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MAGNESIUM SULFATE (magnesium sulfate injection, USP) Warnings and Precautions


5.1 Fetal-Neonatal Toxicity with Prolonged Use

Continuous administration of magnesium sulfate beyond 5 to 7 days in pregnant women can lead to hypocalcemia and bone abnormalities in the developing fetus, including skeletal demineralization and osteopenia. In addition, cases of neonatal fracture have been reported.

Neonates of women receiving Magnesium Sulfate in 5% Dextrose Injection (especially with prolonged maternal use) are at risk for magnesium toxicity including hyporeflexia, hypotonia, and respiratory depression. There is one reported case of neonatal death as the result of magnesium toxicity after transplacental exposure.

The shortest duration of magnesium sulfate treatment that can lead to fetal harm is not known. Administration of Magnesium Sulfate in 5% Dextrose Injection beyond 5 to 7 days is not recommended.

5.2 Risk of Magnesium Toxicity

Patients receiving Magnesium Sulfate in 5% Dextrose Injection are at risk for magnesium toxicity including respiratory depression, acute renal failure and rarely, pulmonary edema.

Monitor clinical signs of magnesium toxicity (for example, facial edema, diminished strength of deep tendon reflexes, respiratory depression) and magnesium concentrations during infusions of Magnesium Sulfate in 5% Dextrose Injection. Clinical indications of a safe dosage regimen include the presence of the patellar reflex (knee jerk) and absence of respiratory depression (approximately 16 breaths or more per minute). Serum magnesium concentrations usually sufficient to control convulsions range from 3 to 6 mg per 100 mL (2.5 to 5 mEq per liter). The strength of the deep tendon reflexes begins to diminish when serum magnesium concentrations exceed 4 mEq per liter. Reflexes may be absent at concentration of 10 mEq per liter, at which point respiratory paralysis is a potential hazard. An injectable calcium salt should be immediately available to counteract the potential hazards of magnesium toxicity in patients with preeclampsia and eclampsia. If there is significant magnesium toxicity, stop the Magnesium Sulfate in 5% Dextrose Injection infusion and recheck serum magnesium concentration.

Patients with renal impairment are at greater risk of magnesium toxicity because magnesium is excreted by the body solely by the kidneys [see Use in Specific Populations (8.6)]. Urine output should be maintained at a level of 100 mL per 4 hours. Monitoring serum magnesium levels and the patient's clinical status is essential to avoid the consequences of overdosage in patients with preeclampsia. Discontinuation of the magnesium infusion is recommended when urine output is less than 100 mL every 4 hours to avoid magnesium toxicity, especially if serum creatinine is increasing progressively.

5.3 Risk of Elevated Blood Glucose

Solutions containing dextrose should be used with caution in patients with known prediabetes or diabetes mellitus given the risk of elevated blood glucose.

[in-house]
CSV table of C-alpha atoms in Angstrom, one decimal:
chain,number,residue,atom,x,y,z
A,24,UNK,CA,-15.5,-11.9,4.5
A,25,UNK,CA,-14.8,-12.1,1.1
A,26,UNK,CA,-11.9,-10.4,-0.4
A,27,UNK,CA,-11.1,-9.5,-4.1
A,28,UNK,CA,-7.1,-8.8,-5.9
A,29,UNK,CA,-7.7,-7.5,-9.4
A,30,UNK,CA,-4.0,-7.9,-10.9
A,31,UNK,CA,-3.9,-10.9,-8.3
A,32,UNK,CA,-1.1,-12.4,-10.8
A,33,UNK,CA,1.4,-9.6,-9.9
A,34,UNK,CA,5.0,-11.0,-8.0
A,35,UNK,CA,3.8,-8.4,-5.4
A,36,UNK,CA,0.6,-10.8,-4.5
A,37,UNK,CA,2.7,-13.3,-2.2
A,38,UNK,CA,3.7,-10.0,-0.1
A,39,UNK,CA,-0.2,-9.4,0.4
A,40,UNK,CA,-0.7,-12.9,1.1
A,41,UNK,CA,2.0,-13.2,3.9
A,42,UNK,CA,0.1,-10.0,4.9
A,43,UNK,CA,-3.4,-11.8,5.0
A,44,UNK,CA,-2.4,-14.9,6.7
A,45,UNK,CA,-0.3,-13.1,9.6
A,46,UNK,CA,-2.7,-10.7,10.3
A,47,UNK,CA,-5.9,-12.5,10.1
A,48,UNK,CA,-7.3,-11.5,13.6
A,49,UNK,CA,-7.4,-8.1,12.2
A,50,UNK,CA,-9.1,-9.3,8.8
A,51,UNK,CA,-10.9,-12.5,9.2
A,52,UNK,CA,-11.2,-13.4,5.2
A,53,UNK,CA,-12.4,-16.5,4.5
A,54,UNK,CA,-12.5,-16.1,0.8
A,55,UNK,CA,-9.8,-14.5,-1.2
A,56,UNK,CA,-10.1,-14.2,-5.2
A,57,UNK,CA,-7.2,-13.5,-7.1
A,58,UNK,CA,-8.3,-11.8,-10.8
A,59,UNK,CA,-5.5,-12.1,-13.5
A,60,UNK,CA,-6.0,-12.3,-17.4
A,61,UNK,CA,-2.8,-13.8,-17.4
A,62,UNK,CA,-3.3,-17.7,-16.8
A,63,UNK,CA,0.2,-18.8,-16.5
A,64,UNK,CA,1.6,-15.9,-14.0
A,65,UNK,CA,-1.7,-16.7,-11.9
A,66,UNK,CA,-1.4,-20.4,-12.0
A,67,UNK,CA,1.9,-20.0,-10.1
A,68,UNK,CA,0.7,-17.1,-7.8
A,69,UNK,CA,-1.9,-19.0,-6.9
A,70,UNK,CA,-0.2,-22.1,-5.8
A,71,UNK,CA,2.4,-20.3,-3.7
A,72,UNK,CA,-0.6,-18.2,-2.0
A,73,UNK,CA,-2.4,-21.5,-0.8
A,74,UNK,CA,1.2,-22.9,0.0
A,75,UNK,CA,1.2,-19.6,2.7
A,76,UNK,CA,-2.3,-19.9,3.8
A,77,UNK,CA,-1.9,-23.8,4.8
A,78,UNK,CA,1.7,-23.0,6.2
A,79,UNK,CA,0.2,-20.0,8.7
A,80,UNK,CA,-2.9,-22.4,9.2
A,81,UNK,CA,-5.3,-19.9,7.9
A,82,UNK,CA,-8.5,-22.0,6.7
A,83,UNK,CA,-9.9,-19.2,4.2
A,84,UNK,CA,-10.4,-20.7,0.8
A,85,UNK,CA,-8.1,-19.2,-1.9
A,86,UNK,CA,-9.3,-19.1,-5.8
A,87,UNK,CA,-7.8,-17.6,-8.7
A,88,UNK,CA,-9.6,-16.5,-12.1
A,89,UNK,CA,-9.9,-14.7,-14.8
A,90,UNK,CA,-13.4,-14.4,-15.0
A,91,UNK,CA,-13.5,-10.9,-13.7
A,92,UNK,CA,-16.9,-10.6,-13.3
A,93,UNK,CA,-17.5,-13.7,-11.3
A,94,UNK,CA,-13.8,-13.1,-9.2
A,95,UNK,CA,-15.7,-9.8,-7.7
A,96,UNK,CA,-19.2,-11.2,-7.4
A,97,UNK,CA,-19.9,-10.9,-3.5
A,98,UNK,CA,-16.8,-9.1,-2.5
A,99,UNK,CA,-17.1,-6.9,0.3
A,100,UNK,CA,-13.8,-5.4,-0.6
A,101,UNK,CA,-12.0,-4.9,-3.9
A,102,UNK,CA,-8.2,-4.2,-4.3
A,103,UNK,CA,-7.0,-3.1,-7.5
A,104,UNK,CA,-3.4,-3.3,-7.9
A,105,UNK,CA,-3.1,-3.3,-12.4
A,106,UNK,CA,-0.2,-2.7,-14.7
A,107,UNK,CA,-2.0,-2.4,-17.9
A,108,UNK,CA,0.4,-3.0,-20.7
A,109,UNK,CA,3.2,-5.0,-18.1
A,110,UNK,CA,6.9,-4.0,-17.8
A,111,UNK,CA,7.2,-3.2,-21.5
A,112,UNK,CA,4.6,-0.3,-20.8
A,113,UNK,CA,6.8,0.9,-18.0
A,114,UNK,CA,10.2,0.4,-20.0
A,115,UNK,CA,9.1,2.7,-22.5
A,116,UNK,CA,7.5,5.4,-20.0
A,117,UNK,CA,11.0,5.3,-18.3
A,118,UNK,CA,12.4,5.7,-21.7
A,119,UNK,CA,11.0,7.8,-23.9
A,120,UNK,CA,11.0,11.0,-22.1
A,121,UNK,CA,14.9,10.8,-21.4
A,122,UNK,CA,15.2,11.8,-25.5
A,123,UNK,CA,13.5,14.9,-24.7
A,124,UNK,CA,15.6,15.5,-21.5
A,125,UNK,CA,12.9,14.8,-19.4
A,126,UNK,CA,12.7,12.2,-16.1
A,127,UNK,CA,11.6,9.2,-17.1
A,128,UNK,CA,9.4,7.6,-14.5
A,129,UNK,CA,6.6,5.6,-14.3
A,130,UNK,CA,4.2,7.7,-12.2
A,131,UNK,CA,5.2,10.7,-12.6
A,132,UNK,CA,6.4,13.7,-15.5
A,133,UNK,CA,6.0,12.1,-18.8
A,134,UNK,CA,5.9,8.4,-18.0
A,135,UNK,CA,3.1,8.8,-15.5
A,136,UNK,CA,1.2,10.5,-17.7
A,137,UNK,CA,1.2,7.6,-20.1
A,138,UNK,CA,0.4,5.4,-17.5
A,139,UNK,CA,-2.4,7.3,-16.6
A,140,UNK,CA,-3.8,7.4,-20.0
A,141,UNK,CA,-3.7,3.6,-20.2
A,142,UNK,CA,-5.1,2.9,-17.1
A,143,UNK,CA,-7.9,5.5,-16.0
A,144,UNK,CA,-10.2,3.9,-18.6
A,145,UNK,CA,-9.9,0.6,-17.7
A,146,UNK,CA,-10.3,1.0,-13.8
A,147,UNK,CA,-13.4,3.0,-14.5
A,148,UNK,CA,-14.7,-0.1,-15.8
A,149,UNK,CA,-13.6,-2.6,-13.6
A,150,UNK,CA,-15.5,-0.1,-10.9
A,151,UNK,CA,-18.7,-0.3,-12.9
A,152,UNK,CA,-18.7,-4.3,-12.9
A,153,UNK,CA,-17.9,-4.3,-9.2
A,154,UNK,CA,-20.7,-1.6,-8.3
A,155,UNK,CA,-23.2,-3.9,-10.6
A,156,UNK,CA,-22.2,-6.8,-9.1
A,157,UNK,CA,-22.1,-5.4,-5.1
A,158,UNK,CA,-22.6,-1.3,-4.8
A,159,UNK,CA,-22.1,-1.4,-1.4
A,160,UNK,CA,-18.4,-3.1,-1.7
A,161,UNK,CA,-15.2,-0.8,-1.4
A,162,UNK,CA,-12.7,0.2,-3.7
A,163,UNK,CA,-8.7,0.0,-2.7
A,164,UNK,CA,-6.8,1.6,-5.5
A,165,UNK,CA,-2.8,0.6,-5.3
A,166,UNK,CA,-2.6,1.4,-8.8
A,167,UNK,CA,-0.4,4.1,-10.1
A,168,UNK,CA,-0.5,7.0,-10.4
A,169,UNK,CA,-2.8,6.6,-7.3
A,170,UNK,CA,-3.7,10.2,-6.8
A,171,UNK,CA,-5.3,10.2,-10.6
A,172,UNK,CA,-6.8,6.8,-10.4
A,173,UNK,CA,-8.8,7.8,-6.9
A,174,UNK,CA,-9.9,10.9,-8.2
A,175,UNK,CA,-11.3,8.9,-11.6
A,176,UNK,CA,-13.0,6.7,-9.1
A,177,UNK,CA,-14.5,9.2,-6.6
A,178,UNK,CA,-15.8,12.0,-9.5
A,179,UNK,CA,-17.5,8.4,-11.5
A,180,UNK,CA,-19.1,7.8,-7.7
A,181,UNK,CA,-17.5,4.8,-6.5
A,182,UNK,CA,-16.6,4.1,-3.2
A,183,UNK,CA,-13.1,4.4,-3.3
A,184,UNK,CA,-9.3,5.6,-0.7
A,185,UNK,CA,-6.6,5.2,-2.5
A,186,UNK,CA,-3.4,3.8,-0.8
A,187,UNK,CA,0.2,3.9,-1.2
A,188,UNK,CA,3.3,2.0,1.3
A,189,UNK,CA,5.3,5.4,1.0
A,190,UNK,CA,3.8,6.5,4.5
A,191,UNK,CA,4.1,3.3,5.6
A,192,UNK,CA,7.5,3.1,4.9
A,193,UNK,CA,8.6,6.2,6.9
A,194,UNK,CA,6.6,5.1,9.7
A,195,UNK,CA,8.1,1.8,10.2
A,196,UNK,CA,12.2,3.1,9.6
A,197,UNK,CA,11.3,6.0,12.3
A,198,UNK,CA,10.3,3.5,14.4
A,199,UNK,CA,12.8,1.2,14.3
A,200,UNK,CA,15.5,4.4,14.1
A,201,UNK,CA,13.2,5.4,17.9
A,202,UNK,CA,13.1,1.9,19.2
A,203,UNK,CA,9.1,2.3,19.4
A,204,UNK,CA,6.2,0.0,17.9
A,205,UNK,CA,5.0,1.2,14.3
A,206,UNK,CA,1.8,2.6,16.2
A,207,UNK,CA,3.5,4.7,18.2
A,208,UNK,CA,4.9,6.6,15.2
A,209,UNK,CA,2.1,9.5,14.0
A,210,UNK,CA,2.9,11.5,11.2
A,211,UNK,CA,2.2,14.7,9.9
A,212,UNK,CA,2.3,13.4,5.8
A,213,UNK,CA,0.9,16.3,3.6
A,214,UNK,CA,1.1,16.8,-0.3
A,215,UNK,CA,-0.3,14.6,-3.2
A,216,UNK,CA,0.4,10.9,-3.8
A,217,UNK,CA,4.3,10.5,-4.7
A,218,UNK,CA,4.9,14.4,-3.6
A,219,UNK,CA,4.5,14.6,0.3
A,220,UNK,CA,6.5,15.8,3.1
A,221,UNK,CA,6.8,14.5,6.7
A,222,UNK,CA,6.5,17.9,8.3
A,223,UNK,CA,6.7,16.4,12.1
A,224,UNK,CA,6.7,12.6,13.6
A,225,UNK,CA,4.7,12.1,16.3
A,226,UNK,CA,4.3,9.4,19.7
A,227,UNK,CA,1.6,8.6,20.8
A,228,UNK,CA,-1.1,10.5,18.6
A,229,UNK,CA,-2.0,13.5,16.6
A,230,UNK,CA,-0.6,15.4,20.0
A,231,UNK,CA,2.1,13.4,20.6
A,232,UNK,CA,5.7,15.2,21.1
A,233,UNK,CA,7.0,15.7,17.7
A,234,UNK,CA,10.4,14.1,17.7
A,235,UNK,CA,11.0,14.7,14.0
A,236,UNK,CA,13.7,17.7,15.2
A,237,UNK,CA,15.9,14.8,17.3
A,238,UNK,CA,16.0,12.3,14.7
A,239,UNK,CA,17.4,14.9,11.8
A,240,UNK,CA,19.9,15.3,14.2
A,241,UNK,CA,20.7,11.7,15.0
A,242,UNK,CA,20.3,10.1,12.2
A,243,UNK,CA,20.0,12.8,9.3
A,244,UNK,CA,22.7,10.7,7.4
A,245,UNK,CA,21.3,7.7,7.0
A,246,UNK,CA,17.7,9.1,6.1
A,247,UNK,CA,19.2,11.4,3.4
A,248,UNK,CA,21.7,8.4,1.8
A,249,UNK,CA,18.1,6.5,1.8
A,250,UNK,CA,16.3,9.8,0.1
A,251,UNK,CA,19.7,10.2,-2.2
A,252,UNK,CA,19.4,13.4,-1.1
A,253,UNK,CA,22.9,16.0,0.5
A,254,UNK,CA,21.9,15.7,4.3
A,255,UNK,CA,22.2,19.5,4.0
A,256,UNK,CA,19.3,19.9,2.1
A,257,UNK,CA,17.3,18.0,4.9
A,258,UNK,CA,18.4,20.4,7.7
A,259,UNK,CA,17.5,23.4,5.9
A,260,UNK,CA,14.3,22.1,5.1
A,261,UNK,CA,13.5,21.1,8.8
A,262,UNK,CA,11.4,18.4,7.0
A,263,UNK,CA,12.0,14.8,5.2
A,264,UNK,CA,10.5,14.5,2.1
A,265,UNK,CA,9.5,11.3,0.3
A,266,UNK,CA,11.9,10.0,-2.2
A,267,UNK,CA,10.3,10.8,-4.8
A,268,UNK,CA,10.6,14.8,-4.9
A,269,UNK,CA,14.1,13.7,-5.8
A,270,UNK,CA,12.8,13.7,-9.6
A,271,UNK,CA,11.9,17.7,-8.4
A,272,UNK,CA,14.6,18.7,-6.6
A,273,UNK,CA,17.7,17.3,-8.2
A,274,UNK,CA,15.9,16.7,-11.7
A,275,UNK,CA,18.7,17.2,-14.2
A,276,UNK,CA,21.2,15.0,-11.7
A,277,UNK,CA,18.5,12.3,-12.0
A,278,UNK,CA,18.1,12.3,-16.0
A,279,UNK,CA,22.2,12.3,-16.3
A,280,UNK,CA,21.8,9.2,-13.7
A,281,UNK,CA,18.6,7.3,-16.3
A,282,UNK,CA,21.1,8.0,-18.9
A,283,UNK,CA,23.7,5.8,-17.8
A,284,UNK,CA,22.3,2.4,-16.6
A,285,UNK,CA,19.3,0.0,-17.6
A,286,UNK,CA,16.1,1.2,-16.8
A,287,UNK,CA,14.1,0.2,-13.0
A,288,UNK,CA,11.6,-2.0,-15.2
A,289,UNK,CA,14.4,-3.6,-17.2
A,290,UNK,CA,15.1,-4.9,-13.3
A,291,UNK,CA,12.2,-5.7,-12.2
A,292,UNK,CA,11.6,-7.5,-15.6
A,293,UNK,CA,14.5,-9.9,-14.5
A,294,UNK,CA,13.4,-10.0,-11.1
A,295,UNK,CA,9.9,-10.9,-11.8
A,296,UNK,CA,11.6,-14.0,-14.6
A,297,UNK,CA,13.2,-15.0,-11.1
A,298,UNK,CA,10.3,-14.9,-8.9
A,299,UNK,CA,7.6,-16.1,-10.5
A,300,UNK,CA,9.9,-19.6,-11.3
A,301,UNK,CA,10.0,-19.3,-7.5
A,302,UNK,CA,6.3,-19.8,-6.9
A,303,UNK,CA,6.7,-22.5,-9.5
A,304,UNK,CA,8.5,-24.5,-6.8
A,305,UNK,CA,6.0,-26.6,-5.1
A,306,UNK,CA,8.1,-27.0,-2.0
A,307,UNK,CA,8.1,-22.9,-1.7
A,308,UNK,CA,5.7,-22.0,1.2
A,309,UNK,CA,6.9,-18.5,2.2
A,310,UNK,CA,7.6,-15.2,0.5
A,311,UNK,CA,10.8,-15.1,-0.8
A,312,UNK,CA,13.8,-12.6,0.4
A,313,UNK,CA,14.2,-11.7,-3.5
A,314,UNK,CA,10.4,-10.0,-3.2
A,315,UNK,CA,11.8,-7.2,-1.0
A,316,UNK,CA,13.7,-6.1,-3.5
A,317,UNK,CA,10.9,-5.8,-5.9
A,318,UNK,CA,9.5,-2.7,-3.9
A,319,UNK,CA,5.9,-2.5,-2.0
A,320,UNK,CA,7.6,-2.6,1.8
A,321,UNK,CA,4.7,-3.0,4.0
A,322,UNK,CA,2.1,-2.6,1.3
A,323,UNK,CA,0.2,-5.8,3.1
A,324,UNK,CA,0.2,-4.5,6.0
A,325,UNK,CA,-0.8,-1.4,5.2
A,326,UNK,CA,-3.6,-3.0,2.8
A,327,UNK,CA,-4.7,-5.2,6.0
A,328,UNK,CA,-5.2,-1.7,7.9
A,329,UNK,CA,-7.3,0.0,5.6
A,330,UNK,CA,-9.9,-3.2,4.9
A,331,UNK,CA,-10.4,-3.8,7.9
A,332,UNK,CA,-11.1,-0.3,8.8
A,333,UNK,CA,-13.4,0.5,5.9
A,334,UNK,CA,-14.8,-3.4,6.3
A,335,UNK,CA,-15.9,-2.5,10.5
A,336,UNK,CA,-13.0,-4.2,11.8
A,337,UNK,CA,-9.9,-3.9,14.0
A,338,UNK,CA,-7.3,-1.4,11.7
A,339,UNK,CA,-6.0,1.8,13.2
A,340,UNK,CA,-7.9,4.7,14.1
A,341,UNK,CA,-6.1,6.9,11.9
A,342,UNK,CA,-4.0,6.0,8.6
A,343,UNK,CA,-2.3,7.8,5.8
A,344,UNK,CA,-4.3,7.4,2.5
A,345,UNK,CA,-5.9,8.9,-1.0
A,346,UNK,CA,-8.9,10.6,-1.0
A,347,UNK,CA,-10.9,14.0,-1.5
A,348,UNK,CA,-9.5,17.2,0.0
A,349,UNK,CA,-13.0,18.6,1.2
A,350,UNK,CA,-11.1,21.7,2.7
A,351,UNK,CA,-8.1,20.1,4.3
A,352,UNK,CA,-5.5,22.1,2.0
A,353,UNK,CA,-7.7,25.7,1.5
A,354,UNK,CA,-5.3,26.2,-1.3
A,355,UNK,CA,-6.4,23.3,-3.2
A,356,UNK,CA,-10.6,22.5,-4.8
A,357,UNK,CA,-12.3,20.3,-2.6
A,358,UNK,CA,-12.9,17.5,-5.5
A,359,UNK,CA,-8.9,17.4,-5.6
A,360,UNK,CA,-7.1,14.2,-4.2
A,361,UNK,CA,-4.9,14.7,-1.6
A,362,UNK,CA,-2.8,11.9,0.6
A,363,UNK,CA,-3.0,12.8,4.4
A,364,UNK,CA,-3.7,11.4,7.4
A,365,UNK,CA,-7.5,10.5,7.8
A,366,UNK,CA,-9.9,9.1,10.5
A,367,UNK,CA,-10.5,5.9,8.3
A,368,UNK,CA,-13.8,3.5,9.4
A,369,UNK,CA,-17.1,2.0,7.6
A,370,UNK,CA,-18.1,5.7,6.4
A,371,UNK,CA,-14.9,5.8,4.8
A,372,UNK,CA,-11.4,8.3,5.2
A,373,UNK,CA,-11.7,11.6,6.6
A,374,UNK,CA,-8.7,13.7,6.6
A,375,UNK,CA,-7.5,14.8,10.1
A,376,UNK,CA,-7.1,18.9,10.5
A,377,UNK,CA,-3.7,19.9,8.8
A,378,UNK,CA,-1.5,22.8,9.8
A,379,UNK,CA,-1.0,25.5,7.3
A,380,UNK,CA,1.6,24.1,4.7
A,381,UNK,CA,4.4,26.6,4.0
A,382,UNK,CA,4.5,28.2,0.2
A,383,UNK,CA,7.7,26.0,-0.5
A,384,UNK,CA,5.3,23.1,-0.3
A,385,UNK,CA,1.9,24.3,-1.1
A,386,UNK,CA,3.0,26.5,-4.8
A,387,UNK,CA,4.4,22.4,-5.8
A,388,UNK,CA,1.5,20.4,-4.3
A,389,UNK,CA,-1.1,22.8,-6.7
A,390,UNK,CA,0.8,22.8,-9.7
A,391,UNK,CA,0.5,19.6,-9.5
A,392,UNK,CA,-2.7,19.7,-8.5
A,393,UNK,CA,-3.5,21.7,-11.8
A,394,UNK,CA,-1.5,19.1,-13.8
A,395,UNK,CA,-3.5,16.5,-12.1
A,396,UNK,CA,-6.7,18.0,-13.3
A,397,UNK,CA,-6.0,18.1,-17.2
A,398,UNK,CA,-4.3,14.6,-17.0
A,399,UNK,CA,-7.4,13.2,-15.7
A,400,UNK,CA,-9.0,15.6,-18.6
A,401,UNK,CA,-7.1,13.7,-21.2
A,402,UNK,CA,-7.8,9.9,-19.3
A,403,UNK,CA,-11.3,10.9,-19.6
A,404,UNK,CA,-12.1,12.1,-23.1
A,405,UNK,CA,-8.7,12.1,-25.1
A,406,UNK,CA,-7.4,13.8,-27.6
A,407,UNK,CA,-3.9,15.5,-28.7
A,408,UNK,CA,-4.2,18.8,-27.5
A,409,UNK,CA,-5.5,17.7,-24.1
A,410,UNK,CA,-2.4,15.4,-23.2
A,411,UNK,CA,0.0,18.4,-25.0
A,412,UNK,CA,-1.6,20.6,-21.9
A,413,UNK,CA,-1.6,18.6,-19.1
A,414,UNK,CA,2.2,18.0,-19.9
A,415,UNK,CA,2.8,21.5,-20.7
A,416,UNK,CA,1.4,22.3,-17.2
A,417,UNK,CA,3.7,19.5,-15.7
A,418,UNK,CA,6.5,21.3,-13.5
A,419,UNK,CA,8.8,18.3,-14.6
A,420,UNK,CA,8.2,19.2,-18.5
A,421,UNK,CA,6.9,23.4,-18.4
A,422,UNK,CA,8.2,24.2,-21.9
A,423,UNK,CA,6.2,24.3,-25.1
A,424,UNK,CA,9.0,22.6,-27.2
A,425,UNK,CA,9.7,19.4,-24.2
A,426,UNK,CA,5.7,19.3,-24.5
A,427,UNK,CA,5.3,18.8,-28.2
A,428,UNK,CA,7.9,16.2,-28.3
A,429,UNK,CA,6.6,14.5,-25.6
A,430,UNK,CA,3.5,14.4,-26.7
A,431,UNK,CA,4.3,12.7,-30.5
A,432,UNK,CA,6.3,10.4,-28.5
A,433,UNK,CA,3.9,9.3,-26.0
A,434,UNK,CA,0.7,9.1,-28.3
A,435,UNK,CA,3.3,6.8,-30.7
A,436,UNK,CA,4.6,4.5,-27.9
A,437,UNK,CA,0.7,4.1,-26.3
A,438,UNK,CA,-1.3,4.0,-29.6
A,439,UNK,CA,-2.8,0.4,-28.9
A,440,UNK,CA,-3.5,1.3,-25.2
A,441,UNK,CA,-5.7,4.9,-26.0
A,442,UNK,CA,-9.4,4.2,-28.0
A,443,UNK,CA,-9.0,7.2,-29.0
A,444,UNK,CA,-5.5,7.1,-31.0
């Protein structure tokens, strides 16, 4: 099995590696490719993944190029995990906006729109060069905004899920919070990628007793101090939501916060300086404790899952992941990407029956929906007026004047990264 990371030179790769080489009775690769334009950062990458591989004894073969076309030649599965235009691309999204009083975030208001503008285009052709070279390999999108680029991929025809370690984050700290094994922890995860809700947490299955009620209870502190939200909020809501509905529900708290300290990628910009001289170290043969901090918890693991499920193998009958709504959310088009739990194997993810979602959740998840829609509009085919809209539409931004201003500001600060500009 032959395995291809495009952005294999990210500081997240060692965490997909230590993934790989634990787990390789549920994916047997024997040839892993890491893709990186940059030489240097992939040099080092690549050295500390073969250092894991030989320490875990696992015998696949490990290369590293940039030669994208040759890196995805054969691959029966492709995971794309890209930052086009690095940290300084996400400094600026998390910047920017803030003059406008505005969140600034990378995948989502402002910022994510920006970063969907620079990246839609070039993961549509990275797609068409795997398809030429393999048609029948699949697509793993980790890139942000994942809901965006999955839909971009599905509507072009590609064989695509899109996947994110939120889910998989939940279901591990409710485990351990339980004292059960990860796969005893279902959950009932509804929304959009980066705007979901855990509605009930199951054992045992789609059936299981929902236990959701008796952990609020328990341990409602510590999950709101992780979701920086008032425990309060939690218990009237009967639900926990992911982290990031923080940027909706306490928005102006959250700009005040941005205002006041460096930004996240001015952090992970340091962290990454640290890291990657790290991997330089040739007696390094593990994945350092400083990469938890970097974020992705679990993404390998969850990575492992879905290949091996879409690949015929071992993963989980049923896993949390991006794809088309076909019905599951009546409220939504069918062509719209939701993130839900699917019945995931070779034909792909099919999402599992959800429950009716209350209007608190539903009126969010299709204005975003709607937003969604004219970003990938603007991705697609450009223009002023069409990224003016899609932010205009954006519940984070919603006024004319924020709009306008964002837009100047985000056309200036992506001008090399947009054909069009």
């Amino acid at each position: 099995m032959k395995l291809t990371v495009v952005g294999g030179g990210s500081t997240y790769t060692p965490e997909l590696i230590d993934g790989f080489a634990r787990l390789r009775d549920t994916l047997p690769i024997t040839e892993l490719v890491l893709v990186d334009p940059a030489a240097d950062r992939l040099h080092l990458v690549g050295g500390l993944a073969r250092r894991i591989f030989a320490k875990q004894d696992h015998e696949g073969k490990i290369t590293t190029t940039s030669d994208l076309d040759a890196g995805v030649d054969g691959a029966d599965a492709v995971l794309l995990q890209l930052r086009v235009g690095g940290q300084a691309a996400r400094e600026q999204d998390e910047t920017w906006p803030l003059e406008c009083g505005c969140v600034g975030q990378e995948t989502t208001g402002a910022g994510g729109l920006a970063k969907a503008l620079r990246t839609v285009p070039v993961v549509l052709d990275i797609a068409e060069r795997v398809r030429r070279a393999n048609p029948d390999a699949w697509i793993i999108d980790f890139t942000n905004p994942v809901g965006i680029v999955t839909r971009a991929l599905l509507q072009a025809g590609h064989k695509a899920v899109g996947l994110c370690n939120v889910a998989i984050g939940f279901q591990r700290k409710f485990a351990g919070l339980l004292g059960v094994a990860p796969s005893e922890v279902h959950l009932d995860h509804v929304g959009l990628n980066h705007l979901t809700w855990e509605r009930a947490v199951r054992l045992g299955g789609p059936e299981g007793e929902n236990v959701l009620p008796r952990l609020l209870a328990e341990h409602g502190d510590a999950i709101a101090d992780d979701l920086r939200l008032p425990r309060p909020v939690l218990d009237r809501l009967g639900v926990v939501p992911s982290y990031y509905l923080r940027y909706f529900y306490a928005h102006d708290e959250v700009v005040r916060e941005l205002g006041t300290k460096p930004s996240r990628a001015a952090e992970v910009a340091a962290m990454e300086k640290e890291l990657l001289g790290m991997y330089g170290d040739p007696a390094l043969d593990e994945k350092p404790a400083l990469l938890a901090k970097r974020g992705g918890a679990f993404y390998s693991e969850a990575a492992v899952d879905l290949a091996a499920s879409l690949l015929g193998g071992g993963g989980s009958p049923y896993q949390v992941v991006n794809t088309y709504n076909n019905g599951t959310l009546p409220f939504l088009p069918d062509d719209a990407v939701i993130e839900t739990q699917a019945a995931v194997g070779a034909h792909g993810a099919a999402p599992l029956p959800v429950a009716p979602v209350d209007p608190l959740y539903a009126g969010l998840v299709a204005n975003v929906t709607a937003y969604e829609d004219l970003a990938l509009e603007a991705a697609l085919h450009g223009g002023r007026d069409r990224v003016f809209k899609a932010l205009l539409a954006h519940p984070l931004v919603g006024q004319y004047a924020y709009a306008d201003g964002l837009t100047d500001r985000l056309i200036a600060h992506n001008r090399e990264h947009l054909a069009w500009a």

5.4 Co-administration with Unapproved Tocolytics

Do not use Magnesium Sulfate in 5% Dextrose Injection with unapproved tocolytics (e.g., beta adrenergic agents such as terbutaline, or with calcium channel blockers such as nifedipine). Serious adverse events including pulmonary edema and hypotension have occurred [see Drug Interactions (7)].

5.5 Aluminum Toxicity

Magnesium Sulfate in 5% Dextrose Injection contains aluminum that may be toxic (Magnesium Sulfate in 5% Dextrose Injection contains less than 25 mcg/L of aluminum). Aluminum may reach toxic concentrations with prolonged parenteral administration in patients with renal impairment.

Patients with renal impairment who receive parenteral concentrations of aluminum at greater than 4 to 5 mcg/kg/day, accumulate aluminum at concentrations associated with central nervous system and bone toxicity. Tissue loading may occur at even lower rates of administration.

5.6 Exacerbation of Myasthenia Gravis

Magnesium Sulfate in 5% Dextrose Injection is contraindicated in patients with known myasthenia gravis.

Use of magnesium sulfate in patients with underlying myasthenia gravis can precipitate a myasthenic crisis. Myasthenic crisis is a life-threatening condition characterized by neuromuscular respiratory failure. Symptoms of myasthenic crisis may include difficulty swallowing, ptosis, facial droop, weakness and/or difficulty breathing that may require intubation.

If myasthenic crisis is suspected, discontinue use of Magnesium Sulfate in 5% Dextrose Injection immediately. Secure the patient's airway. Consider intensive care unit admission and elective intubation, if respiratory failure is anticipated. Once the airway is secure, confirm the diagnosis. Therapies include plasmapheresis and plasma exchange or intravenous immunoglobulin (IVIG) and immunomodulating therapy in addition to high-dose glucocorticoids.

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